I will never forget looking into the eyes of a young girl from Texas who shared with me how she’d always been embarrassed about being a Hindu — especially amongst her non-Hindu friends. Like so many other Hindus, Muslims, Buddhists, Sikhs, Jews, Atheists, and “others” — she felt that she’d have to hide or change her religious identification. “Now,” she said, “I no longer feel that way.” She no longer felt she had to hide her beliefs, faith, or identity, and she could be herself and pursue whatever goals she wants to in life.
Sadly, however, religious bigotry and attempts by the media and political opportunists to foment fear of Hindus and other minority religions persist. During my 2012 and 2014 elections, my Republican opponent stated publicly that a Hindu should not be allowed to serve in the US Congress, and that Hinduism is incompatible with the US Constitution. Despite those comments, the Hawaiʻi Republican Party endorsed my opponent and didn’t criticize or denounce his bigoted comments at any time. In the 2016 race for Congress, my Republican opponent said repeatedly that a vote for me was a vote for the devil because of my religion.
Our nation was founded by people fleeing religious persecution, risking everything for the freedoms that form our foundation and seeking a place to be free to worship as they chose or to not worship at all. It is a freedom enshrined in our Constitution, and that every member of Congress takes an oath to protect — a freedom that many heroes have given their lives to defend. Nothing is more important to our democracy than this freedom.
Our history has been shaped by leaders like James Madison, a faithful Episcopalian, John F. Kennedy, a practicing Catholic, and many others shaped and motivated by their personal faith and spirituality, but equally vigilant to uphold the constitutional separation between church and state.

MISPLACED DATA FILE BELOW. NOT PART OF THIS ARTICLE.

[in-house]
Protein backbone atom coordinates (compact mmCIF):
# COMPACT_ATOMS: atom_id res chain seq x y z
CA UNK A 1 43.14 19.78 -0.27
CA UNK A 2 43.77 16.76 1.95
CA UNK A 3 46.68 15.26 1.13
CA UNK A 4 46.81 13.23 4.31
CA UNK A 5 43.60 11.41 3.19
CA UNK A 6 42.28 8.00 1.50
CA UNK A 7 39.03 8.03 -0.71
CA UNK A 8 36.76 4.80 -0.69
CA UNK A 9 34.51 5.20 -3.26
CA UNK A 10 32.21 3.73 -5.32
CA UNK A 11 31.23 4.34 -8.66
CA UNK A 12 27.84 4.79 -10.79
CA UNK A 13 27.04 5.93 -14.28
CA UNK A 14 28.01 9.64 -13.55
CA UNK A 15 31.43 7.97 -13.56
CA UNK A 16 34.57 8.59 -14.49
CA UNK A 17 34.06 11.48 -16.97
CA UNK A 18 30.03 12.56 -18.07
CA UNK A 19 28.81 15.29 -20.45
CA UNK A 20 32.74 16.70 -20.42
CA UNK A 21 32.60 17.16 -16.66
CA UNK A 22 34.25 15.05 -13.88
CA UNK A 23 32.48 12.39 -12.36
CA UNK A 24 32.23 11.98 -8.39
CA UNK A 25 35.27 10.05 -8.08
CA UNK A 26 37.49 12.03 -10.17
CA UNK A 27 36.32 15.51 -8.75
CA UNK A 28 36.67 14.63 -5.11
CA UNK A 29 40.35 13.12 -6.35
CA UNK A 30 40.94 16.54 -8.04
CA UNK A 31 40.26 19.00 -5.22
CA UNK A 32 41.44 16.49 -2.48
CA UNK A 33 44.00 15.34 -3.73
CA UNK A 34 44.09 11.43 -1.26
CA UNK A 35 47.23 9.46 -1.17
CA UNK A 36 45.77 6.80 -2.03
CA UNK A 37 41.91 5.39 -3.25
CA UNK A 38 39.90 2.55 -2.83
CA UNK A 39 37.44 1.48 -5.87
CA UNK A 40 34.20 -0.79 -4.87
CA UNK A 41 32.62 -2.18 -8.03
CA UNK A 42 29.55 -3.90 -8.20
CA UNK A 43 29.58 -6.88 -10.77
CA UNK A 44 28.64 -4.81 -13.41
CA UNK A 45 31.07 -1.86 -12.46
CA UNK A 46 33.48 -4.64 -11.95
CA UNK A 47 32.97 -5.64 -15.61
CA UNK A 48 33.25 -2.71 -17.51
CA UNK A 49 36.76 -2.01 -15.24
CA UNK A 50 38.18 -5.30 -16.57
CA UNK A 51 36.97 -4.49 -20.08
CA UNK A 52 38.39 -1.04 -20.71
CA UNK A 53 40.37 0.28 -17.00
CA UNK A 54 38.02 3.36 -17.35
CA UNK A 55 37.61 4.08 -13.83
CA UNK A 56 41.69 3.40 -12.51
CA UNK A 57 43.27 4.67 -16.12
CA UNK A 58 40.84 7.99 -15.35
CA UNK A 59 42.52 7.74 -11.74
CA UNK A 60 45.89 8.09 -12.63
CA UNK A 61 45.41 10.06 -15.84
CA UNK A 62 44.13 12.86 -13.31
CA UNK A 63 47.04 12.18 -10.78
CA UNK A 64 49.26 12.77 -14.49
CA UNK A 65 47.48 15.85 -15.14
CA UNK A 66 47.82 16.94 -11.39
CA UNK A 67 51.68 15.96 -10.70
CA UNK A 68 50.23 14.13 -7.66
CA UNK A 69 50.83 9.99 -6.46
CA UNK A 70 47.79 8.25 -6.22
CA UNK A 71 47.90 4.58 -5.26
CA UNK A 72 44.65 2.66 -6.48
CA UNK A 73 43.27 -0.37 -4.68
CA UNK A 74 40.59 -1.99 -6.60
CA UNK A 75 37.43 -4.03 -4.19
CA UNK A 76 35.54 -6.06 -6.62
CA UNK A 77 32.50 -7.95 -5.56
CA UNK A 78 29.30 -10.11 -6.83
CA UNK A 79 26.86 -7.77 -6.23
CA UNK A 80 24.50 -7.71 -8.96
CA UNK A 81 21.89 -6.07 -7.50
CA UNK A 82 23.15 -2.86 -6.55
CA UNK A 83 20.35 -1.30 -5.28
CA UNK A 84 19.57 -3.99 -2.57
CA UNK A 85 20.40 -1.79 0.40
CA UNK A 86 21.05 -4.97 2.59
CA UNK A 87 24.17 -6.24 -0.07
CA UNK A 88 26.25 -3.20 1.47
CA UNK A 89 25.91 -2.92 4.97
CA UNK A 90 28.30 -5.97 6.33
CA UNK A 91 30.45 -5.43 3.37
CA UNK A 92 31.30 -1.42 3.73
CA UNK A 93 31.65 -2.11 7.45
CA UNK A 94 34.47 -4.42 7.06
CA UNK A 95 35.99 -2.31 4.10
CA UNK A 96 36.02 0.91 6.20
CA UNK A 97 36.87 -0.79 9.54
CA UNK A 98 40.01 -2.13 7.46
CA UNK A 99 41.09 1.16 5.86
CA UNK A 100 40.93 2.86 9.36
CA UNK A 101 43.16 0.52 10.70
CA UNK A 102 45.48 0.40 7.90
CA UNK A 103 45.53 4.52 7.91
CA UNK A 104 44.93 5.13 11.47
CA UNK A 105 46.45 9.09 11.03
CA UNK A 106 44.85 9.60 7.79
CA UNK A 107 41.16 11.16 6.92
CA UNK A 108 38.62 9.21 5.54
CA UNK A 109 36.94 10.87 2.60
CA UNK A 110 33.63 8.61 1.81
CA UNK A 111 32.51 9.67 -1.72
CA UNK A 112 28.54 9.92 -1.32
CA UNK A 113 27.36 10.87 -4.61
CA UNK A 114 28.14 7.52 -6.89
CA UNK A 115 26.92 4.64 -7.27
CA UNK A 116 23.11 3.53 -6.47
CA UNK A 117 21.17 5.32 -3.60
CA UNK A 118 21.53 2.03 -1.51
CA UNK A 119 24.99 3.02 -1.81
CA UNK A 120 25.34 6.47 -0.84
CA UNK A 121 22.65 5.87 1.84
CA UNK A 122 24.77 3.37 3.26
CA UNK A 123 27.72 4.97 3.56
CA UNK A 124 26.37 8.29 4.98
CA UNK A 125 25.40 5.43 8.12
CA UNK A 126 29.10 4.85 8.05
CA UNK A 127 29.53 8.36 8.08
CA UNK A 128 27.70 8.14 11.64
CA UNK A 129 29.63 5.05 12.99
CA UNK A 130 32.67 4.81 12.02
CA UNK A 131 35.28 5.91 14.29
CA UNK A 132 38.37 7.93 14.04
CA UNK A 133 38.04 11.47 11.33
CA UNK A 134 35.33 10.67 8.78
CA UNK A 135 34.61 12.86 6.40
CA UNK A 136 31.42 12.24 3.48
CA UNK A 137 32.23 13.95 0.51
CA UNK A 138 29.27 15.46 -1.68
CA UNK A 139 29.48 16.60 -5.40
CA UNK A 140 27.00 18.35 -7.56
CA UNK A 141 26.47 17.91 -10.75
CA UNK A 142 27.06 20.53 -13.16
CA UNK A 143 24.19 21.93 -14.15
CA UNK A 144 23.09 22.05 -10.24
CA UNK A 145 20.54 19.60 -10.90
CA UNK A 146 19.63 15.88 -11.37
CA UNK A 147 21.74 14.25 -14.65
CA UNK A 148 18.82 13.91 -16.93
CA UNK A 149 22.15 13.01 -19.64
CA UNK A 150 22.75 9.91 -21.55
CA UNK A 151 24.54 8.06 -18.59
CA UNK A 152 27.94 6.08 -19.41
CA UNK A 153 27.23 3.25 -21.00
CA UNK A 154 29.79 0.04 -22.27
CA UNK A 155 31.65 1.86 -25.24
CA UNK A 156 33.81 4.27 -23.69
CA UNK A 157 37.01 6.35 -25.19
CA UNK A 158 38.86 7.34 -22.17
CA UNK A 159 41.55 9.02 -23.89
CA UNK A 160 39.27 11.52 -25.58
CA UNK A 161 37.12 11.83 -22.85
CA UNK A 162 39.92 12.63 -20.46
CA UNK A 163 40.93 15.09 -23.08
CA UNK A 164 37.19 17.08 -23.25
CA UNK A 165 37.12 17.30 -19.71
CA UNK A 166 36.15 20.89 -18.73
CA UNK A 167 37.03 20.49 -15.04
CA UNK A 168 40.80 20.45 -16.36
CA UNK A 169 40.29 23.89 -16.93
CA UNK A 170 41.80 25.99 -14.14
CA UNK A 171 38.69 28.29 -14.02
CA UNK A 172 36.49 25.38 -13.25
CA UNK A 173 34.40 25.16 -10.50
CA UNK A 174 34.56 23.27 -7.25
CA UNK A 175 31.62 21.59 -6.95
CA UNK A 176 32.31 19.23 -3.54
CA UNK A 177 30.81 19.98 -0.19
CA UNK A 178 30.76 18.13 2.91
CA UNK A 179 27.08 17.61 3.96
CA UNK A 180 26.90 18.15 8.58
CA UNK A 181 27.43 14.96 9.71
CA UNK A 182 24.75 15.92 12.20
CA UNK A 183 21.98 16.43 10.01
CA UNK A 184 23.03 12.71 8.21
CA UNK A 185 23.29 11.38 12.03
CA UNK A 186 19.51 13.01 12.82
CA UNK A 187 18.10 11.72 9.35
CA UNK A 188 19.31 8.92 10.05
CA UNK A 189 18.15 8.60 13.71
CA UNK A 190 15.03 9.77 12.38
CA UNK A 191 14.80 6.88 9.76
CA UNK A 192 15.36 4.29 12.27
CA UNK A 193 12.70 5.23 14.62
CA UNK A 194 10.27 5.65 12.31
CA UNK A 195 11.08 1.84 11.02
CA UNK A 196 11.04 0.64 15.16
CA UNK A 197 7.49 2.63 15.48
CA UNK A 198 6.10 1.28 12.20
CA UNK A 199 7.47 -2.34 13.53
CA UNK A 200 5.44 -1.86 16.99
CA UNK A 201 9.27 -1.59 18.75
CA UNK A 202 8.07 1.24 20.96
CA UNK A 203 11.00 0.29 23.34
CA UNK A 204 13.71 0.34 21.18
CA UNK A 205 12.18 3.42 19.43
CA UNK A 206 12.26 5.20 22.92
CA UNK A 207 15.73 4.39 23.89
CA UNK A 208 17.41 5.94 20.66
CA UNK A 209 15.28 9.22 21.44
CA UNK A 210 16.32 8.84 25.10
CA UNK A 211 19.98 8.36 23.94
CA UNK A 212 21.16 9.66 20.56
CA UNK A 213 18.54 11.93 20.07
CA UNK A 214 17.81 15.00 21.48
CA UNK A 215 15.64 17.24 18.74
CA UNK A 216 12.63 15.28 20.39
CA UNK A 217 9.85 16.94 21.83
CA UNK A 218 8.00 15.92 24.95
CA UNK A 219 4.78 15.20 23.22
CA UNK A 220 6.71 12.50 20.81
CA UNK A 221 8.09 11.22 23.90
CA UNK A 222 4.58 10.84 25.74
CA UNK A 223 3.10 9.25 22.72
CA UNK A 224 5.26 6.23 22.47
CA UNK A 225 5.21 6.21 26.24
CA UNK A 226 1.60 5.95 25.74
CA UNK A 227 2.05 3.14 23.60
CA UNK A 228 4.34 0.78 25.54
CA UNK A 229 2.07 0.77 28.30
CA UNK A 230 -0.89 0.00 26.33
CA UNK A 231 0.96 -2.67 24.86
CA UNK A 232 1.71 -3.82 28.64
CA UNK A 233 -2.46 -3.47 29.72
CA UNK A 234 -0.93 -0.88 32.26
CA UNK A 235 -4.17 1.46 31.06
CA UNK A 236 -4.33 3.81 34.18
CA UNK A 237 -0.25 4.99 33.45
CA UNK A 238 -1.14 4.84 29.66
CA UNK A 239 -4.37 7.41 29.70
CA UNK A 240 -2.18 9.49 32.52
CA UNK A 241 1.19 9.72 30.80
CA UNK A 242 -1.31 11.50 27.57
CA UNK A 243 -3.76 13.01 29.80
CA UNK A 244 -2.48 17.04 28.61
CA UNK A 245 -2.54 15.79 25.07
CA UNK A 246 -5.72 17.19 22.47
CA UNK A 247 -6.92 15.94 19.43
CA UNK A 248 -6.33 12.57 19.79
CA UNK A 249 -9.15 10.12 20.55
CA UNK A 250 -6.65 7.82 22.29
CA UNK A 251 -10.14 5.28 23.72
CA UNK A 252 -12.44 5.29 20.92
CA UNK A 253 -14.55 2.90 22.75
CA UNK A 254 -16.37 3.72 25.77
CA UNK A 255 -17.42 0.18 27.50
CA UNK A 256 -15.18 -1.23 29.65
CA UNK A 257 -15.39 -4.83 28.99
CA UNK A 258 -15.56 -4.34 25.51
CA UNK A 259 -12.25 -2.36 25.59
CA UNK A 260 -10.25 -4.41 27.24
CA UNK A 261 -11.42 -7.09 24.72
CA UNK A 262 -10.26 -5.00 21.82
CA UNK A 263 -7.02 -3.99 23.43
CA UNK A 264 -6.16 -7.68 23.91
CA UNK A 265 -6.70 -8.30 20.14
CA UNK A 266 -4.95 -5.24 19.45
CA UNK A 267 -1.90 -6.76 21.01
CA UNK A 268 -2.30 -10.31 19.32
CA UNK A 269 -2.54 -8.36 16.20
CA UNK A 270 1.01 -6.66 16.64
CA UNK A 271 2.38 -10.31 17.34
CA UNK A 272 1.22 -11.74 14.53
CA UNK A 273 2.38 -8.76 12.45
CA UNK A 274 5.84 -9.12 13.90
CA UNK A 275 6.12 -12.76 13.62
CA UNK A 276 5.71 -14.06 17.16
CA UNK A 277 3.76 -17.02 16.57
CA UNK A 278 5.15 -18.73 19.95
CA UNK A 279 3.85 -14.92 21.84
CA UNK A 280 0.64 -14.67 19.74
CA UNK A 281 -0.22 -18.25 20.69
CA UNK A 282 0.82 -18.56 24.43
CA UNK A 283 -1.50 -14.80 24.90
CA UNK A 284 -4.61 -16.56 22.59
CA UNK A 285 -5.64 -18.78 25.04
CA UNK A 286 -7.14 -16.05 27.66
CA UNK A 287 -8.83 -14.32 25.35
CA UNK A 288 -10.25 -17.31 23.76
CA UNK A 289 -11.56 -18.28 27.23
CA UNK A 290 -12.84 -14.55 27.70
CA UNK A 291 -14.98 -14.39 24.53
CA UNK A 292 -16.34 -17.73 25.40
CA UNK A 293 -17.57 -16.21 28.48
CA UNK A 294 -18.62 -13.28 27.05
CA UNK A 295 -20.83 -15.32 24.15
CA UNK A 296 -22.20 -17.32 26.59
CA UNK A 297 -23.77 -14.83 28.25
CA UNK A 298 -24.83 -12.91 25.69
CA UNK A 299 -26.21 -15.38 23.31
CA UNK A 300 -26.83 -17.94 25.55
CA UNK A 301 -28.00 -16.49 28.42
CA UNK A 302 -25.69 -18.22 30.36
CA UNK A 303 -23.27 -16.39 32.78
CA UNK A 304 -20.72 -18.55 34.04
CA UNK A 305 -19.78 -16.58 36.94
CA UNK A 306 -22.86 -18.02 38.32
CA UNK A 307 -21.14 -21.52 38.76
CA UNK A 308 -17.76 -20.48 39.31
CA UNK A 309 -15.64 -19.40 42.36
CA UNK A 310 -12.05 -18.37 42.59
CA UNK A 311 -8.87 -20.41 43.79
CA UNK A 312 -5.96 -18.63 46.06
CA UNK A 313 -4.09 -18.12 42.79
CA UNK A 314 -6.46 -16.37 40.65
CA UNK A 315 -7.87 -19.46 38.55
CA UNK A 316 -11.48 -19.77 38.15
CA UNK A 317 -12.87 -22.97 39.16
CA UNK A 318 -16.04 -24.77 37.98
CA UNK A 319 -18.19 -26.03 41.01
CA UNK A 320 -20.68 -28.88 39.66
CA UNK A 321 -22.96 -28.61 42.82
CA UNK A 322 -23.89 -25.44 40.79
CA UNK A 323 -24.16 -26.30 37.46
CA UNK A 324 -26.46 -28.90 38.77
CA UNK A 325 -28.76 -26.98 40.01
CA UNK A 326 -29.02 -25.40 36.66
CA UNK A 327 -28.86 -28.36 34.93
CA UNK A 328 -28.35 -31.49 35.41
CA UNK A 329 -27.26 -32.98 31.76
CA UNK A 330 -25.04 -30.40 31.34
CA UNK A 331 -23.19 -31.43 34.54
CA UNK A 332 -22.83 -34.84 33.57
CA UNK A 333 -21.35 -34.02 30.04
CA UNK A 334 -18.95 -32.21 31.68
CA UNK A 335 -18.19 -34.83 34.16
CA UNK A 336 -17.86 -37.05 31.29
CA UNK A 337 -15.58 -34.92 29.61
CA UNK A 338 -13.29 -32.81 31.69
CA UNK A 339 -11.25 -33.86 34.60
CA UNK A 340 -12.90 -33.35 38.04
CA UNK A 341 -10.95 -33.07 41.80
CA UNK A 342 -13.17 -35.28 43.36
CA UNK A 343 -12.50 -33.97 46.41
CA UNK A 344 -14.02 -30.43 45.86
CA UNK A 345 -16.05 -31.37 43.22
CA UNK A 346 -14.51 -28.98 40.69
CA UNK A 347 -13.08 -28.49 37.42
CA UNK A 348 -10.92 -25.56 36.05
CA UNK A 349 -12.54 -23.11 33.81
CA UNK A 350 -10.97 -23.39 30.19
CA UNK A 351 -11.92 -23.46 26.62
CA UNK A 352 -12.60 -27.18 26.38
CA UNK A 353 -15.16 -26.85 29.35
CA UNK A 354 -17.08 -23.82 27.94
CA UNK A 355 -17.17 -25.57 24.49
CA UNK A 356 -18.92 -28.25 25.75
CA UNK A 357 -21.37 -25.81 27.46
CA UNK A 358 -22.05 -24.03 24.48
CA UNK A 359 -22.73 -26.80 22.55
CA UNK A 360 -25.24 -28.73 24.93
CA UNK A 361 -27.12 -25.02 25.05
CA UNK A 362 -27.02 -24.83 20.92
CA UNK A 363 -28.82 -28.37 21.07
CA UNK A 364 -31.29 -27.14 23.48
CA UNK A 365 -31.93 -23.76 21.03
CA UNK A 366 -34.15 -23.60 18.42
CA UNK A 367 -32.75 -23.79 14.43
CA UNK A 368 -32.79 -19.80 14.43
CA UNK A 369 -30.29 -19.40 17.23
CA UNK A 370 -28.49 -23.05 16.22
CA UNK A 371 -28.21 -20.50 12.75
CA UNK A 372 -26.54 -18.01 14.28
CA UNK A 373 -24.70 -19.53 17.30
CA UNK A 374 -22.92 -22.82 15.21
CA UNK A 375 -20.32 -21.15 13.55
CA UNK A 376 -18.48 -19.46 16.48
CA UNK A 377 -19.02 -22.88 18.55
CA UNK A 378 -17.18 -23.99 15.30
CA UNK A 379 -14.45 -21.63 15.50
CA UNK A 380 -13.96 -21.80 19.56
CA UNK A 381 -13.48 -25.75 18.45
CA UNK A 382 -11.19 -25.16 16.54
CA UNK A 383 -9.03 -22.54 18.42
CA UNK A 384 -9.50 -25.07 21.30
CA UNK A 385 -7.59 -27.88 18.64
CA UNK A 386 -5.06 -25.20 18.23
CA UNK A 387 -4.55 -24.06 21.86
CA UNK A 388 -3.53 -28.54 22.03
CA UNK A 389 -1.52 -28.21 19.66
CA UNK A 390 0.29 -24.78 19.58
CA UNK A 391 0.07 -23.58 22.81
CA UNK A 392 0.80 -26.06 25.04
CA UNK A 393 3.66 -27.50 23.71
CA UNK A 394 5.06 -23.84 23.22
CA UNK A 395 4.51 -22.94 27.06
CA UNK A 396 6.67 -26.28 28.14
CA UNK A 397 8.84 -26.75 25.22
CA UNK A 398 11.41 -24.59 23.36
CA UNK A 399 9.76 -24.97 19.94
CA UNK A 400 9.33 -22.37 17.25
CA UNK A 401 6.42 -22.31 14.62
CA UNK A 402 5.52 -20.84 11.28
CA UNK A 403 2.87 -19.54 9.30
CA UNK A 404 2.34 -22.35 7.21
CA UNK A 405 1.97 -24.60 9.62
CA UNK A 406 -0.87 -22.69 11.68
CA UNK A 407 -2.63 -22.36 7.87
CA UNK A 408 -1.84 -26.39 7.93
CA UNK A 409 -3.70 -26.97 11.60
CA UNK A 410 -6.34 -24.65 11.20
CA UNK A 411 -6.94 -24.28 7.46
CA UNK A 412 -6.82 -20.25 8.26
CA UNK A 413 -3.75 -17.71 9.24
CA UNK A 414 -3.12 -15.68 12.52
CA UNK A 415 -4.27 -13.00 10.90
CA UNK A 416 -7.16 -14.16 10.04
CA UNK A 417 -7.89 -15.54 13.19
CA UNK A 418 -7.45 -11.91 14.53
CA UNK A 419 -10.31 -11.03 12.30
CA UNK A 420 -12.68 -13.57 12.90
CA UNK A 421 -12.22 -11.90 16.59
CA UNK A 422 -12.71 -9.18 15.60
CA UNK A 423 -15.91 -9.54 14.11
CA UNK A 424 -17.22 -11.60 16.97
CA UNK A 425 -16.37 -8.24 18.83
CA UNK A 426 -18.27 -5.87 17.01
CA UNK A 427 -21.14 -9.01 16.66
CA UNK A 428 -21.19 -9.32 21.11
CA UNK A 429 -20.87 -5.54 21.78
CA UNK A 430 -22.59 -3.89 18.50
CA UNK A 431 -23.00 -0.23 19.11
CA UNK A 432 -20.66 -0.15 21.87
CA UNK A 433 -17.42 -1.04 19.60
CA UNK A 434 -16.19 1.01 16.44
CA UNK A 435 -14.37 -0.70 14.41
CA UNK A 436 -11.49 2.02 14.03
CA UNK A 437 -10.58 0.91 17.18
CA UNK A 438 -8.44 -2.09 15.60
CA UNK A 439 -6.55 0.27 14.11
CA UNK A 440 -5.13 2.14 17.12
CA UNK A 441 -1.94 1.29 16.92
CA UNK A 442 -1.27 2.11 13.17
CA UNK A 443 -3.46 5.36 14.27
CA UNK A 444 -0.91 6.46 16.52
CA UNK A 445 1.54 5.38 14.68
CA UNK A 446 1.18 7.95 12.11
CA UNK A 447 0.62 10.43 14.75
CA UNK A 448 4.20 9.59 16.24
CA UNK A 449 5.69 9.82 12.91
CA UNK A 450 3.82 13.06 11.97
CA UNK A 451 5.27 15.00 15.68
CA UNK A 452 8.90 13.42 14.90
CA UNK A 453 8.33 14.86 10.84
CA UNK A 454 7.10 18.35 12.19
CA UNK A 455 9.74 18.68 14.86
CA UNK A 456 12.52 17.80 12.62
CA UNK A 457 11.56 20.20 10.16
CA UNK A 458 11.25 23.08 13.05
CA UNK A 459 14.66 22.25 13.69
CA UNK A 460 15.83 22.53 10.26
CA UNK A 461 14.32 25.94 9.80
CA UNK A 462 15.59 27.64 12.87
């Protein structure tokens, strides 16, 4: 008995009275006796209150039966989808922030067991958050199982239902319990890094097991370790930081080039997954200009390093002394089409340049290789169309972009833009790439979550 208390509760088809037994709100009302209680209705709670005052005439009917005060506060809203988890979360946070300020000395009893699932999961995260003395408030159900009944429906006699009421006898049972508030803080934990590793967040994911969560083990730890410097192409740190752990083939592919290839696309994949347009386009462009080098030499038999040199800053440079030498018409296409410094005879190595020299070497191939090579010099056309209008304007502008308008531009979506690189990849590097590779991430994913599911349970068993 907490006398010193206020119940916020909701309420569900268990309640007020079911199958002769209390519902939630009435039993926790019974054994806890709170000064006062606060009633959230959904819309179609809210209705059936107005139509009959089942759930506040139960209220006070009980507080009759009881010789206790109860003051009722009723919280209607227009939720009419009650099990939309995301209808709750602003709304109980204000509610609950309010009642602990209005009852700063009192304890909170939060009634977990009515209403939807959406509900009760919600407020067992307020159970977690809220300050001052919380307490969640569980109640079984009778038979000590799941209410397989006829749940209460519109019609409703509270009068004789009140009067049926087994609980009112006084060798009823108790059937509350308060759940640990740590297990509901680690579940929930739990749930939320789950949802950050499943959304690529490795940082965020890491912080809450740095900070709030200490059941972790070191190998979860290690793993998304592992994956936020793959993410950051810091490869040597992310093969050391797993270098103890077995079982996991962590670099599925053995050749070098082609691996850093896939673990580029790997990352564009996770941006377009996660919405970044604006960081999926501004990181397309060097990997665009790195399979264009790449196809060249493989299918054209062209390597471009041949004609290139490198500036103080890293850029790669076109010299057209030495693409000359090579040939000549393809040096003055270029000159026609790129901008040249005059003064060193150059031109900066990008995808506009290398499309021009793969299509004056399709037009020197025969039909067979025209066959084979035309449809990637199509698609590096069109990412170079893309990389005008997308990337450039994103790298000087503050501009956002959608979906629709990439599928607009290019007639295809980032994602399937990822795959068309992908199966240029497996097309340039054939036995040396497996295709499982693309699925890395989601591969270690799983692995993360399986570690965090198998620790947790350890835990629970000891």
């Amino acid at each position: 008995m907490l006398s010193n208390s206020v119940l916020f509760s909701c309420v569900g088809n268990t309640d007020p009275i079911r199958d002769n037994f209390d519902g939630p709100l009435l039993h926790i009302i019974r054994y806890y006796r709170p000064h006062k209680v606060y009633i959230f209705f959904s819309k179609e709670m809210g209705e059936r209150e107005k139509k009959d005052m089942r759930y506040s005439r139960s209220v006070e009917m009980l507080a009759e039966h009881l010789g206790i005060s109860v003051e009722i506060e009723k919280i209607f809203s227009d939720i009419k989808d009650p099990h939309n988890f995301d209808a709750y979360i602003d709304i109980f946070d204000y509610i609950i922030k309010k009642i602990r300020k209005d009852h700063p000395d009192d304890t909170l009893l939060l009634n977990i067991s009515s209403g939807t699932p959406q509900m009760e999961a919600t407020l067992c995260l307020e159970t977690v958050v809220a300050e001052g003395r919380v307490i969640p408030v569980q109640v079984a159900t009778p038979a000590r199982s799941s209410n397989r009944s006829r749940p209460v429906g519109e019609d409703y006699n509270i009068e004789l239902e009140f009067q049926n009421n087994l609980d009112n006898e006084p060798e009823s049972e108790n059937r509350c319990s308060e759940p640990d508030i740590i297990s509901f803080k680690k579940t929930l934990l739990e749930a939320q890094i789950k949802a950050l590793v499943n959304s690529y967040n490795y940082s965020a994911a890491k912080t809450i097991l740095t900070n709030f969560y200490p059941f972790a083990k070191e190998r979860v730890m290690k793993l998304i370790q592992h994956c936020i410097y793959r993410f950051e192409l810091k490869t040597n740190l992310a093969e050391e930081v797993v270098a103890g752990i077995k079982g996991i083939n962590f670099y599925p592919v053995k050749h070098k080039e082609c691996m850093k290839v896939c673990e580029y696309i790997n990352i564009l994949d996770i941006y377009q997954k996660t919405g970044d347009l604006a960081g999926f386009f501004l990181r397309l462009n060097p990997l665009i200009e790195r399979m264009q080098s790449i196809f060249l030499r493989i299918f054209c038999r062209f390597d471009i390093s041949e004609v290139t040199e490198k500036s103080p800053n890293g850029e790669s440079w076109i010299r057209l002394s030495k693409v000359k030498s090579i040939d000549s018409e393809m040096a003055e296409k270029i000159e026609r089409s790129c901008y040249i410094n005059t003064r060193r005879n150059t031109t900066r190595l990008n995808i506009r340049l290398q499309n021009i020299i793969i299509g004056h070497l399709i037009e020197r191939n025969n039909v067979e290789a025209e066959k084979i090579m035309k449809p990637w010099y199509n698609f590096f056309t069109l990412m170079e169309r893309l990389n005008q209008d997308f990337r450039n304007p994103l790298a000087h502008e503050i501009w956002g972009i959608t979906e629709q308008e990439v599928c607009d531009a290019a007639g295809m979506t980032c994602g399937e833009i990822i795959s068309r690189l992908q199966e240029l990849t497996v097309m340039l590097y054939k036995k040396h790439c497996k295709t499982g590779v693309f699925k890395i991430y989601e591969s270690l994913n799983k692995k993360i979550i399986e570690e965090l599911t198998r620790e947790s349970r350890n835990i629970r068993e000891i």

Today the United States is home to more than five million Jews, three million Muslims, and three million Hindus. Nearly 23% of Americans don’t identify with any spiritual path or religion. At a time when some Americans are fueling extreme divisions of “us vs. them” hate-filled rhetoric, bigotry, and even violence, we cannot afford to stay silent. We must push back against those who perpetrate such bigotry and embrace the freedom and diversity that makes our country great.
It’s up to each of us to change the narrative, to speak out against those who are trying to worsen the fear and divisiveness that is pervading our country. It is up to each of us to treat all people with aloha and respect, to protect the freedoms in this country that ensure people can live their lives as they please without fear that their religion or spiritual path, or lack thereof, will be held against them.
The essential response to the call for divisiveness is aloha, love, respect, and compassion. We cannot stand on the sidelines and allow anyone — in the media, in politics, in business, or in our personal lives — to undermine our religious freedoms and foment fear of those who are different. We must stand strong, together, to defeat these dark, hateful attacks with the light of love and aloha.